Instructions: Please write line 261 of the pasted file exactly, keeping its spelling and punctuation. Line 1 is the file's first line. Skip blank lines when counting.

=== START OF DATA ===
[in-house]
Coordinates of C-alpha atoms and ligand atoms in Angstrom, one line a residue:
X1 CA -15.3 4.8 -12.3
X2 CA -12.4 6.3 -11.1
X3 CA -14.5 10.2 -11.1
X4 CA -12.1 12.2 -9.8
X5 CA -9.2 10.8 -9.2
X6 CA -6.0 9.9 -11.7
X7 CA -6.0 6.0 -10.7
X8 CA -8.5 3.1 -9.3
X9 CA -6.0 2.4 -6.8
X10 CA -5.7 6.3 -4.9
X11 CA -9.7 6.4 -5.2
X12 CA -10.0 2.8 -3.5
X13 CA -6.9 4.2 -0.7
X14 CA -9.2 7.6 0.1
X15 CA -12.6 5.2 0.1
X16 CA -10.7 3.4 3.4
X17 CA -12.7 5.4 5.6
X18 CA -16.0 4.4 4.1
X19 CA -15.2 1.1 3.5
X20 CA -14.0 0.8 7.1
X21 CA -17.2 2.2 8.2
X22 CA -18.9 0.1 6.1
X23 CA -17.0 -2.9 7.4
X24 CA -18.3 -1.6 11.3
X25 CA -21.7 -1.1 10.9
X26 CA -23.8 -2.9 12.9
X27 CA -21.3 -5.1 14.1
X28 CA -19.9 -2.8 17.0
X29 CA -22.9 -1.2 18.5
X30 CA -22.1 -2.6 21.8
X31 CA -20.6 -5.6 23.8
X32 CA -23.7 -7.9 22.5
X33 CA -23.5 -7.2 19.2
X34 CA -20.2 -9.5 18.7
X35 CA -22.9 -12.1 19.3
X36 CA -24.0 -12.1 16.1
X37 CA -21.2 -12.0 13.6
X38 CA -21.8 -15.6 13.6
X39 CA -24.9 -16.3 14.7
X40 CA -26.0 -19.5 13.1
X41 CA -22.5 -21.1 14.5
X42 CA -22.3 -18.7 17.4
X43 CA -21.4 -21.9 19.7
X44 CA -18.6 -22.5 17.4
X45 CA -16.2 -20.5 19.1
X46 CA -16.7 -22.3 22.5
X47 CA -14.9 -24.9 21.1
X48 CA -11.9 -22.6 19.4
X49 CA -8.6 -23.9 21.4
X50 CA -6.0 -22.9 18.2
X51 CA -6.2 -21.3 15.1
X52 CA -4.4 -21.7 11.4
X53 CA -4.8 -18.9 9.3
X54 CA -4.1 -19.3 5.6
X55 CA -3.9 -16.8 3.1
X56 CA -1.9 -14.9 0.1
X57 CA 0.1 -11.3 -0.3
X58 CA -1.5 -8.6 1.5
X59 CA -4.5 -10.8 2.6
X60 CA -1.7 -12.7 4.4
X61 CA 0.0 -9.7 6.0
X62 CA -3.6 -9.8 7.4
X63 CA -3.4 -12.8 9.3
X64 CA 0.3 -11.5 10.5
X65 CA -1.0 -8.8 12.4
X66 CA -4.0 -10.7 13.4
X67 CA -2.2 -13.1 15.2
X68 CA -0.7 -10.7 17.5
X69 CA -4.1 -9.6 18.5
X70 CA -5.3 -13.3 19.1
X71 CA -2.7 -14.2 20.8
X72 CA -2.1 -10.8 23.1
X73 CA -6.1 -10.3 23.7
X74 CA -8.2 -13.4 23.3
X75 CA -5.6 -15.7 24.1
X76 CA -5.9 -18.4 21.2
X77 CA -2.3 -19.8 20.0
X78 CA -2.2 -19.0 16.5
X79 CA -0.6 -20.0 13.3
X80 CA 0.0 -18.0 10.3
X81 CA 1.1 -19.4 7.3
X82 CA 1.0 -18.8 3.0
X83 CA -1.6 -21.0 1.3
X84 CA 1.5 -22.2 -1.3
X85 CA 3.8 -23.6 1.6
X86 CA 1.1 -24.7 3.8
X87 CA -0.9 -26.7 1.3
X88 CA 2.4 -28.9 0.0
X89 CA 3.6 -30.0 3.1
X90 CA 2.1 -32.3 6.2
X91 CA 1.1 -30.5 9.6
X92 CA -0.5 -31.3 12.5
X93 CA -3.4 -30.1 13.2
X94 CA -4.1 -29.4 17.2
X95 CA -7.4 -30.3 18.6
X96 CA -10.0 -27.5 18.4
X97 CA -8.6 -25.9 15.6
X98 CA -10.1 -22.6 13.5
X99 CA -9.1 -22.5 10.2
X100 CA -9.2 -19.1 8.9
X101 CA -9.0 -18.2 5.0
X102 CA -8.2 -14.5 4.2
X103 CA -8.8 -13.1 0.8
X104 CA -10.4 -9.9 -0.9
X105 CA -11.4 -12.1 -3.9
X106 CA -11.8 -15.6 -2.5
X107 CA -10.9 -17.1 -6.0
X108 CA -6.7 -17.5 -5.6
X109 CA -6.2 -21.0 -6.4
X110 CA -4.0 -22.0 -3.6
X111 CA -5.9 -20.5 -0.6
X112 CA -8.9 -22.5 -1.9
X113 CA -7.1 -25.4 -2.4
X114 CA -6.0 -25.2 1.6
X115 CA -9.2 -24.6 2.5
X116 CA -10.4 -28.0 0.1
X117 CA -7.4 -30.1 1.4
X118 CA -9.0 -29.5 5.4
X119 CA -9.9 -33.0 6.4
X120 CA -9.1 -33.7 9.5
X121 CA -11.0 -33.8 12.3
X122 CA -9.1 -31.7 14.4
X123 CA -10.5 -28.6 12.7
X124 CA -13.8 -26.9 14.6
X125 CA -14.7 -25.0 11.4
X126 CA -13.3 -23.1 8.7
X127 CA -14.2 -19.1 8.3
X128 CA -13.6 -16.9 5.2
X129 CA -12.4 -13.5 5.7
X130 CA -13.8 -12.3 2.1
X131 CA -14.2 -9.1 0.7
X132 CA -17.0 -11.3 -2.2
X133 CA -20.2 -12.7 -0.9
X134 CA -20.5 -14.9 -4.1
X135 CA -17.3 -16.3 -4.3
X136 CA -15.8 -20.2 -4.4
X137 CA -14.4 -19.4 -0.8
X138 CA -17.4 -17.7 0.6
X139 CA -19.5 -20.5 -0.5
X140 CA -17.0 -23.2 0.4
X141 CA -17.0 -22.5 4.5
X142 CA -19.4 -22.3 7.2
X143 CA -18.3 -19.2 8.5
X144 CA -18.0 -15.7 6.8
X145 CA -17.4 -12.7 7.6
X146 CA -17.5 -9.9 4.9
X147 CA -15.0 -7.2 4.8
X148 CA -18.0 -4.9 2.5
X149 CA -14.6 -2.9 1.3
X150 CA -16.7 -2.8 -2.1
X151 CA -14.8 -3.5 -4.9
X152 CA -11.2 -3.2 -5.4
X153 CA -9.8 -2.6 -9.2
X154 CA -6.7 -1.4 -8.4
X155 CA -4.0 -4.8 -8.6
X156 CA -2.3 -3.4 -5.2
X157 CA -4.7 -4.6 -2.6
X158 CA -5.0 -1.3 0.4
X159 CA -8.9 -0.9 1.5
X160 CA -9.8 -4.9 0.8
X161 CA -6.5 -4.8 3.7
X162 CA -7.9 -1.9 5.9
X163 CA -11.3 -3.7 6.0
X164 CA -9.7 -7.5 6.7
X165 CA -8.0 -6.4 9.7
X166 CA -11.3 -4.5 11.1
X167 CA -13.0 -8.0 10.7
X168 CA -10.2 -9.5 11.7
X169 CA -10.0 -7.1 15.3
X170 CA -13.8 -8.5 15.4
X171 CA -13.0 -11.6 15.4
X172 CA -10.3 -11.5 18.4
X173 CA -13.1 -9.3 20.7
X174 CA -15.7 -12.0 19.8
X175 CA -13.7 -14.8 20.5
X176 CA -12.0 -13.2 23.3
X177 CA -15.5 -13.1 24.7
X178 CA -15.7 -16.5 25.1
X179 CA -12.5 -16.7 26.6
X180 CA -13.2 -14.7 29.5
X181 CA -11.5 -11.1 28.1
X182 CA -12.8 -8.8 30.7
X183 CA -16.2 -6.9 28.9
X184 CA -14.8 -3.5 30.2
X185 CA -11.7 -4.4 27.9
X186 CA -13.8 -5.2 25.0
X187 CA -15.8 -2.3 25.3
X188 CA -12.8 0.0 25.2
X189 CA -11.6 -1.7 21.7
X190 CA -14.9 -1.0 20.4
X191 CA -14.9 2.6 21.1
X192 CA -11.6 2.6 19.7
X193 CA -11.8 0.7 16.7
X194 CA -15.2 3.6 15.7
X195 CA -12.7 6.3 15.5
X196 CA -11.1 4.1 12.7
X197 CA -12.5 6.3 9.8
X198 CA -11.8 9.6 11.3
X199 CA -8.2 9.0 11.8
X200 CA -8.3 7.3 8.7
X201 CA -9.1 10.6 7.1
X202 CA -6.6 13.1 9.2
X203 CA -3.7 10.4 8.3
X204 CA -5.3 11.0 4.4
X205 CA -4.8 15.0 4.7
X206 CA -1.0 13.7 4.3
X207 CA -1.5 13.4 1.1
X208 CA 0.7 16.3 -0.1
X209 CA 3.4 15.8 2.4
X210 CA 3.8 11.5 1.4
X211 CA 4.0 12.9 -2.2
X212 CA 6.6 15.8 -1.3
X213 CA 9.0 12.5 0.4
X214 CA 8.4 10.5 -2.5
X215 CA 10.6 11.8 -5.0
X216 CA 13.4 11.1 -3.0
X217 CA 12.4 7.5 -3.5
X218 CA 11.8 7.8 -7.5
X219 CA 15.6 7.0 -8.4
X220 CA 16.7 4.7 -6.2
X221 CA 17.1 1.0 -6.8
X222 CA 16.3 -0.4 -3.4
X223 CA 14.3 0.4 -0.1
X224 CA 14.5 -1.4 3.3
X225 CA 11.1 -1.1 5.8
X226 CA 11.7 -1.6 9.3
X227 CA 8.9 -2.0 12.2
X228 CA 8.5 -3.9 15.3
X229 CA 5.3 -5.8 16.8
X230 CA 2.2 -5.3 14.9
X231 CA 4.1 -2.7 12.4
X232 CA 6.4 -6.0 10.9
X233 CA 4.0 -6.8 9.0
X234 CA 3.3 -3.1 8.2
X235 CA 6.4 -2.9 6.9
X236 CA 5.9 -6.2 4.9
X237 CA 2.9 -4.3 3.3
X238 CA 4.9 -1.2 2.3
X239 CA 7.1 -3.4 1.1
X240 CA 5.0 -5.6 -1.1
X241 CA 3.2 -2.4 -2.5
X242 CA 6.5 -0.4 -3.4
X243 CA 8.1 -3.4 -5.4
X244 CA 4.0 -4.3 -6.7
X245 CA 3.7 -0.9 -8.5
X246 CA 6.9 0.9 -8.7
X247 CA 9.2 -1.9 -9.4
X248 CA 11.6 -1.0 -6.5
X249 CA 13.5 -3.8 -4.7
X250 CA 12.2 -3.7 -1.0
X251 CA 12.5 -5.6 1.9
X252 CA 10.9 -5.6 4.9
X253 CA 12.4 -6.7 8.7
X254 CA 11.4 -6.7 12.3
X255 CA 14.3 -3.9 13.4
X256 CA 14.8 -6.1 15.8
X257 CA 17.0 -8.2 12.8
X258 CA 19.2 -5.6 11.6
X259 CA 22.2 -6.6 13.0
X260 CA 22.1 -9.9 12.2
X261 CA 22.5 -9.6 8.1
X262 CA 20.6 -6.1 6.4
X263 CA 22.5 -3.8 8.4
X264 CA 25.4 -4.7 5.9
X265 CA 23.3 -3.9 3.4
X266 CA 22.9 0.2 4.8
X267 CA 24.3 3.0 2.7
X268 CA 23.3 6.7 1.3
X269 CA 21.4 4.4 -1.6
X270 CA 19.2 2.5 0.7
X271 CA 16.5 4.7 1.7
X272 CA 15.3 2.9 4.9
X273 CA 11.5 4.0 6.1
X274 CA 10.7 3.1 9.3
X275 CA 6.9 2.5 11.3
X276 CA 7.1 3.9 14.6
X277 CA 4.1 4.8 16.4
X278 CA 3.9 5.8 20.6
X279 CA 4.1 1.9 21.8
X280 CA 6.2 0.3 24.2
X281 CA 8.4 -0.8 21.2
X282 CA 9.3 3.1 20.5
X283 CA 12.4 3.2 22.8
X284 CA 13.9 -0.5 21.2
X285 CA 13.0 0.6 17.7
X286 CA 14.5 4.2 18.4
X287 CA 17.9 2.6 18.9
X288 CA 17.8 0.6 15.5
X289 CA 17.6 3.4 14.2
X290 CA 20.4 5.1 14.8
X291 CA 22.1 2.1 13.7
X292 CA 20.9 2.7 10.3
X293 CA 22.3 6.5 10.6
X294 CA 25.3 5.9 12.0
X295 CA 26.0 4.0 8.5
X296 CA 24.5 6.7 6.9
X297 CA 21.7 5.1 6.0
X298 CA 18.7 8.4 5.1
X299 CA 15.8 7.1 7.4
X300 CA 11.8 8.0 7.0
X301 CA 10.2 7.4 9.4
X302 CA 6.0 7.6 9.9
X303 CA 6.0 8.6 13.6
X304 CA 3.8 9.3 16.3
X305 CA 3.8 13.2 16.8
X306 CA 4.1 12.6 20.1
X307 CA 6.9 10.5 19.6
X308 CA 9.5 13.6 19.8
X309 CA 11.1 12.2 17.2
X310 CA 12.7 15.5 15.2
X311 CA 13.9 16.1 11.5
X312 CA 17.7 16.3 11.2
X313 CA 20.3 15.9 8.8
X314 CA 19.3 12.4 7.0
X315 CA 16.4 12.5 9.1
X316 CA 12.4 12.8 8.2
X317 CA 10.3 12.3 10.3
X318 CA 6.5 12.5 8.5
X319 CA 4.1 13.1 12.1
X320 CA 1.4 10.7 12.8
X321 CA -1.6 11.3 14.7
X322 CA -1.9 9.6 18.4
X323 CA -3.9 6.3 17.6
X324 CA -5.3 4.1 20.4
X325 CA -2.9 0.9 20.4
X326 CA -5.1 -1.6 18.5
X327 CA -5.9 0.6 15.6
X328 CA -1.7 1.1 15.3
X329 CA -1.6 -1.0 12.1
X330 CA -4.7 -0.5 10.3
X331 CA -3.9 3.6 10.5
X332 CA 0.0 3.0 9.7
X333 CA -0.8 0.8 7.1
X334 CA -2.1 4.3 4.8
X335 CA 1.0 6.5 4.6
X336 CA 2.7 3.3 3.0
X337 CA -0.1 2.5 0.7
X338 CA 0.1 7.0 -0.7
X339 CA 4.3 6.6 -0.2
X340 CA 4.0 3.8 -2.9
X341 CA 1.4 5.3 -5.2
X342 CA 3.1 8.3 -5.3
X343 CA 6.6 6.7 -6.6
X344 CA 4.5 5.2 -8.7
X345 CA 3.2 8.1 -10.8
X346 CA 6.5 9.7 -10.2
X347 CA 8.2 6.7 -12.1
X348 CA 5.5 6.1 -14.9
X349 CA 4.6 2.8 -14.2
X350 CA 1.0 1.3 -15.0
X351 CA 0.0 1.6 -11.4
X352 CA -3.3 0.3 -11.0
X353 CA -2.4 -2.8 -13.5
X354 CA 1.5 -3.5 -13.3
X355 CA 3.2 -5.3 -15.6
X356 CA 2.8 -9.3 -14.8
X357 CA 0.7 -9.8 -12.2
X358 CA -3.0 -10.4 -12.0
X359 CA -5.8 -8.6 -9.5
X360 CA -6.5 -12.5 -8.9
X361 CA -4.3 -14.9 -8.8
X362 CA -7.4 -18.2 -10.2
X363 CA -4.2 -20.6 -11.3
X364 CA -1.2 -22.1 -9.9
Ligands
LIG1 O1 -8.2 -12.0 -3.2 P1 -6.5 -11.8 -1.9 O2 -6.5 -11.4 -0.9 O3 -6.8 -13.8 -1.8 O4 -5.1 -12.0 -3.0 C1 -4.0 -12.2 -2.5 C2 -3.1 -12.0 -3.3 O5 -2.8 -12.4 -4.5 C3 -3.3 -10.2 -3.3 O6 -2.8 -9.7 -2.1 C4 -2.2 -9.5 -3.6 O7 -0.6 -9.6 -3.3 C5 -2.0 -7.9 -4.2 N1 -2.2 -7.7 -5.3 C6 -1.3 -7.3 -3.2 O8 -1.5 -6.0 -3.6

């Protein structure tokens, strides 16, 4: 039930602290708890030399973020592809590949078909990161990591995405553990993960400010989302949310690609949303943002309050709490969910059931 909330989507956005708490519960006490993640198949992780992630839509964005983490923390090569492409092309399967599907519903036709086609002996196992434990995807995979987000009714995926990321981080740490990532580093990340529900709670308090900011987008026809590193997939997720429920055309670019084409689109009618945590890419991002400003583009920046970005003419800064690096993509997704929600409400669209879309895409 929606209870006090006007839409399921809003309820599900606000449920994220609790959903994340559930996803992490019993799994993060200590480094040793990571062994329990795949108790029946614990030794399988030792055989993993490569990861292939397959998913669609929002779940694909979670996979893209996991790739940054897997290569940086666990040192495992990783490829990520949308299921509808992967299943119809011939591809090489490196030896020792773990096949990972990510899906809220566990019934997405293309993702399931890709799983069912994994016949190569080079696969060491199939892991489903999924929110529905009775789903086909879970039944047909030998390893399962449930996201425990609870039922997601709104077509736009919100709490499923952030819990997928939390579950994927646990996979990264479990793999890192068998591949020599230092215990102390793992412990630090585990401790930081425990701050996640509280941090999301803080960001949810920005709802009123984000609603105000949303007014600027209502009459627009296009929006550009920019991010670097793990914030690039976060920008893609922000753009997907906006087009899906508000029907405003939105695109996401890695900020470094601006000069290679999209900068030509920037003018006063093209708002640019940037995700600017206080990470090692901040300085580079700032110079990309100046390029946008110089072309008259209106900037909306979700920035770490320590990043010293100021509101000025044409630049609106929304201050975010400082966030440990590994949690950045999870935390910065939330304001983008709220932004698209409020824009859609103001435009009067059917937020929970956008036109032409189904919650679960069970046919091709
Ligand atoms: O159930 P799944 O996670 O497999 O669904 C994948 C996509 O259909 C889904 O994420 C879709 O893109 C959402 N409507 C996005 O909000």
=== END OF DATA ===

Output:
X259 CA 22.2 -6.6 13.0